BOUNCE: Unsung heroes that make state finals runs gratifying for Leo, Blackhawk Christian

Blackhawk Christian’s Andrew McIntosh puts up a shot during warmups before March 20’s semi state game in Elkhart.

As Leo and Blackhawk Christian prepare for state title games on Saturday, we wanted to look at some of the players that may not get as much attention as others, but have been critical in the run to the final day of the 2020-21 season.

This has been a challenging season, so maybe even more so than usual, these “unsung heroes” are important to teams, their depth and their energy.


Blackhawk Christian coach Marc Davidson has long proclaimed McIntosh as the real soul of this team. He brings enthusiasm and energy every day of the week and that is massive for a team who has stayed in the upper echelon not only because of talent, but because of character and system,

McIntosh is a system guy. He has been part of this program basically his entire life and you can tell by the drive he takes the court with, while still grinning ear to ear, that walking into Bankers Life Fieldhouse with a Braves jersey on for a state title game will be like a dream come true. There was another kid just like that for the Braves two years ago named Jacob Lindsey and he too was the heart of that team.

When he gets on the court, McIntosh is reliable too. He has tallied 44 points and 32 rebounds over 20 games, but he certainly is one of the guys you count on to do the intangible things, to fly around, to take a charge and just be a gamer.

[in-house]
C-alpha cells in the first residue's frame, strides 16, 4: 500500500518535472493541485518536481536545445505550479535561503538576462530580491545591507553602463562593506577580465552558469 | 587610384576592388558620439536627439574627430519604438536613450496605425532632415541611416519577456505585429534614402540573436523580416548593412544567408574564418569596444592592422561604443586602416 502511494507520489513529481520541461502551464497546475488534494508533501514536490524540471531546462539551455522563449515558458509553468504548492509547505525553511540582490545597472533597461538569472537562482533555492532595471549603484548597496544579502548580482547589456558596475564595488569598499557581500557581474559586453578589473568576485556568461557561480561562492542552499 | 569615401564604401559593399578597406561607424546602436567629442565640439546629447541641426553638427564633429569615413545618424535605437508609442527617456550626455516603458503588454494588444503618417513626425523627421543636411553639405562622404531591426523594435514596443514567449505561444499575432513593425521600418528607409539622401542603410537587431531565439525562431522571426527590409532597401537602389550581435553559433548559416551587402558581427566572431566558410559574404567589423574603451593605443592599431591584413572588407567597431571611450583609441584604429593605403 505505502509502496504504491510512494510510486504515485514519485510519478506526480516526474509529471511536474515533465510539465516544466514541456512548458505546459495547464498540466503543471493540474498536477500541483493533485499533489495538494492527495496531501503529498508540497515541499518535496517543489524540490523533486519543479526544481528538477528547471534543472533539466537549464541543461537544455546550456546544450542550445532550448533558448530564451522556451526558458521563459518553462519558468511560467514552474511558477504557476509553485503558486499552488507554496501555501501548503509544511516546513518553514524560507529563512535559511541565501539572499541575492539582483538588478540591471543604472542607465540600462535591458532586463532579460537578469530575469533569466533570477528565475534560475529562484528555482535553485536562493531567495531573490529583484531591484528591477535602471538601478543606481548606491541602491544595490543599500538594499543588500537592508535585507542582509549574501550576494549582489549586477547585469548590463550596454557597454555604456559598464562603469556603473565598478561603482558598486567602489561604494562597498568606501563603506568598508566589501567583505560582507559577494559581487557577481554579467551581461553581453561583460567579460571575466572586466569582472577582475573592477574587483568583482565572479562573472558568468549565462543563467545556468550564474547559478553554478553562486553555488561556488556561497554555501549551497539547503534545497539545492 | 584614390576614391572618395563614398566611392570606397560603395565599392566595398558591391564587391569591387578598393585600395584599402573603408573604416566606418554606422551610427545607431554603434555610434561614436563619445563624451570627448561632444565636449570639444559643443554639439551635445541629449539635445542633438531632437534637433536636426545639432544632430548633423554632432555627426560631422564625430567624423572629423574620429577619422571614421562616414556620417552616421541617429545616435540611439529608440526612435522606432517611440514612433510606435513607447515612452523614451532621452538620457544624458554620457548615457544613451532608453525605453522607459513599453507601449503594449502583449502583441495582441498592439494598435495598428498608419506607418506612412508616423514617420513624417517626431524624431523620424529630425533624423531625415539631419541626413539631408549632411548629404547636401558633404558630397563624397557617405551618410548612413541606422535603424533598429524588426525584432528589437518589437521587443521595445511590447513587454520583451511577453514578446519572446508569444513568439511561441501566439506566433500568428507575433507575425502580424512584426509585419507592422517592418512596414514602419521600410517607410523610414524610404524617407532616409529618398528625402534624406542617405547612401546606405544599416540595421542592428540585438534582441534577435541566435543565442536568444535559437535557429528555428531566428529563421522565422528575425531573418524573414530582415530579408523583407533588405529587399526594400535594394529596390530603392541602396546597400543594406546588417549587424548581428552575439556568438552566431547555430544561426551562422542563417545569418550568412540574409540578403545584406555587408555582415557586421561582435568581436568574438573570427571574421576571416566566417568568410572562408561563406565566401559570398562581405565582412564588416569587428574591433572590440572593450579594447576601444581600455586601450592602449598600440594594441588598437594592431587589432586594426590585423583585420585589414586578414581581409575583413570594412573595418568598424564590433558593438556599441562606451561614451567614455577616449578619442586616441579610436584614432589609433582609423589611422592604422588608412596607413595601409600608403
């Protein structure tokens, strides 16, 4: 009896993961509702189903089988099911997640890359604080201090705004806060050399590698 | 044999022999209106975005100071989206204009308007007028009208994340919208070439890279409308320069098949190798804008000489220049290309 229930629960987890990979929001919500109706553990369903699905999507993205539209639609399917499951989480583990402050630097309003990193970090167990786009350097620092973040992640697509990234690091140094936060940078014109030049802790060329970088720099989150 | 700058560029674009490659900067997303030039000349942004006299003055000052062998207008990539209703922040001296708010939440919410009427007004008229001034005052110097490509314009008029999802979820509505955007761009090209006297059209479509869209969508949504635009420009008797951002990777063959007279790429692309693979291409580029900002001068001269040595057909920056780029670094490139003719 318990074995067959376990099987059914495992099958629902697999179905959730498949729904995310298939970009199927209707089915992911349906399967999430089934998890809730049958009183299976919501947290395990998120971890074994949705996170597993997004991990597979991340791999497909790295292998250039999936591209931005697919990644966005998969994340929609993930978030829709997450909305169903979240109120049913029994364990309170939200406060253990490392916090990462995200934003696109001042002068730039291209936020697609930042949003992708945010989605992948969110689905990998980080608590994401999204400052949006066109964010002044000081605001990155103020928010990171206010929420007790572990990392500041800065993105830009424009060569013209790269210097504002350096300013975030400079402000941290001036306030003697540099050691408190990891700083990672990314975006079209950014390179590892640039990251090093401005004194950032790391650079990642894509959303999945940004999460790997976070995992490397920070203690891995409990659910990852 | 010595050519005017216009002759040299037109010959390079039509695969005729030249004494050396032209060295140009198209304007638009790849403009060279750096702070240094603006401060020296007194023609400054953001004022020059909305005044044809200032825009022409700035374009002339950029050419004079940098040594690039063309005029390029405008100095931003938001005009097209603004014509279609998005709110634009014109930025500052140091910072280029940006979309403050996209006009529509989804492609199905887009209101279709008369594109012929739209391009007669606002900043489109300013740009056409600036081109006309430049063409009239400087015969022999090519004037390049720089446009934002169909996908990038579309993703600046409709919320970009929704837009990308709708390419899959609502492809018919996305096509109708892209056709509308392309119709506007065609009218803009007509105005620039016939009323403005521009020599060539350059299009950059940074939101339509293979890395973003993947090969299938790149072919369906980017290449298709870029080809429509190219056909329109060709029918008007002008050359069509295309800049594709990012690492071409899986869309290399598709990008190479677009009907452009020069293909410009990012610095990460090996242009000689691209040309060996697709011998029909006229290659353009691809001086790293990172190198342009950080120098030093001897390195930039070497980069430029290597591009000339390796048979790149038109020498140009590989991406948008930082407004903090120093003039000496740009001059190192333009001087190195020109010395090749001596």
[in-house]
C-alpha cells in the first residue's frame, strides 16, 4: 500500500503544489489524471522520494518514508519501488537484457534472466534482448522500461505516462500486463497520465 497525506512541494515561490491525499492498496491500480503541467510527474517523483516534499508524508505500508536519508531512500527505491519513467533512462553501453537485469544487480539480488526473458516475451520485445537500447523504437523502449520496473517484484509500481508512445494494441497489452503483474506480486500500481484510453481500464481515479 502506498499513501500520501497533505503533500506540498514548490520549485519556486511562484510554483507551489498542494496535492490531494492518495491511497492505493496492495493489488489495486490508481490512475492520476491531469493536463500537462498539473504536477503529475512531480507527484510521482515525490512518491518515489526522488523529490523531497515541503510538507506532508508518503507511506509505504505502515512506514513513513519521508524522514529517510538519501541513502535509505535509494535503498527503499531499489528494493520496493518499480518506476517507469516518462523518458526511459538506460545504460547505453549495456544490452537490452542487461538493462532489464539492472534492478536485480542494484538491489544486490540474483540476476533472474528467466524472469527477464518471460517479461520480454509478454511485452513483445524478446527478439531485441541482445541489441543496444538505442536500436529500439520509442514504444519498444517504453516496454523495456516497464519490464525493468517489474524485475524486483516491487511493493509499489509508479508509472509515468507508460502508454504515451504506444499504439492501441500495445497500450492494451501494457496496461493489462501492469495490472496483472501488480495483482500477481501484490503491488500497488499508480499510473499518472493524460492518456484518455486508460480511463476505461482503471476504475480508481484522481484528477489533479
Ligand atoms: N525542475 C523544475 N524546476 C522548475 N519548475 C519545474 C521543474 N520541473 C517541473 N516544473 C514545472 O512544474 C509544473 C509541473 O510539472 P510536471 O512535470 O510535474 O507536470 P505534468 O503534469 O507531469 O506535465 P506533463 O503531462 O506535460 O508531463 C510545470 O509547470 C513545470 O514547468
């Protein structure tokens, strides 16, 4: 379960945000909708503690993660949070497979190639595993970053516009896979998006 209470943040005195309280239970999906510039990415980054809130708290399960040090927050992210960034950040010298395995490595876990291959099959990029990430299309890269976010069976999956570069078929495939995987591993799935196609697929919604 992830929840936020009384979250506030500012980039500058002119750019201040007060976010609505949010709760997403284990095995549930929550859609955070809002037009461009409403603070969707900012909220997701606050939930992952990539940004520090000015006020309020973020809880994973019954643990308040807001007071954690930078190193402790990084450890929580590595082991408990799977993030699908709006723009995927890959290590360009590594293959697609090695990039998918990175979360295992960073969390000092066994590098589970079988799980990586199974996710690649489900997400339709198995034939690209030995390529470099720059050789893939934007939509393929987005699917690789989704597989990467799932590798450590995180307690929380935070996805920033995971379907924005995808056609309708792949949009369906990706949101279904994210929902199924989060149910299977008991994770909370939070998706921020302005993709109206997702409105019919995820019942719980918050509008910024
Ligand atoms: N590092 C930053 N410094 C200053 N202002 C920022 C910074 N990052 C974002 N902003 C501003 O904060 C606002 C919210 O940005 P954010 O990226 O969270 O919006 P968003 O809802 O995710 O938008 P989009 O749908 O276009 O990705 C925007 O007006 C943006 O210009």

Tough as nails, Carson Hart has become a critical piece of the Leo defense to spell guys off the bench. Hart has plenty of quality in-game experience and just turns it up once he takes the court. As the defense has had to face a variety of the area’s best offenses throughout the season, Hart’s speed helps. And it’s not fair to say he only has one speed, but he certainly does lean on one specific speed more than others: fast. When you match his speed with his tenacity and active hands, his defensive pressure gives Leo a big boost.

Hart has become a big part of Leo’s depth. There are games when Coach Cary Cogdell relies on the bench much less than others, but no matter what the minutes look like, Hart is always active. He has the fifth best shooting percentage on the team (45%) while scoring 4.4 points per game. While he goes fast more often than not physically, Hart is able to slow the game down mentally and has good court vision to boot, which makes him an ideal backup point guard. He leads all non-starters in assists for the Lions.


Kind of quietly, Jones has found some consistent strengths coming off the bench for the Braves. The move-in’s first year with Blackhawk Christian put him directly as a role player but he has now seen action in 28 of 30 games. As he was learning the system, the minutes were limited to blowouts but as the season has progressed he has found more of a niche in many games.

Jones has found himself scoring in double figures four different times and is clearly being given more freedom as he will adapt into one of the Braves’ top guys next season. For now, Jones means a breather when needed for a starter. He is able to come in off the bench and spell some guys without hurting the Braves in the process. The depth that Blackhawk Christian has now came about throughout this season and Jones, even if he’s not expected to score a lot (4.1 points per game), is very important to that depth.

Leo’s Xavier Middleton shoots a free throw in the second half of March 20’s semi state win over South Bend St. Joe.


I hear it now. “But wait, how is a starter who just was crucial in a semistate win considered an unsung hero?!?”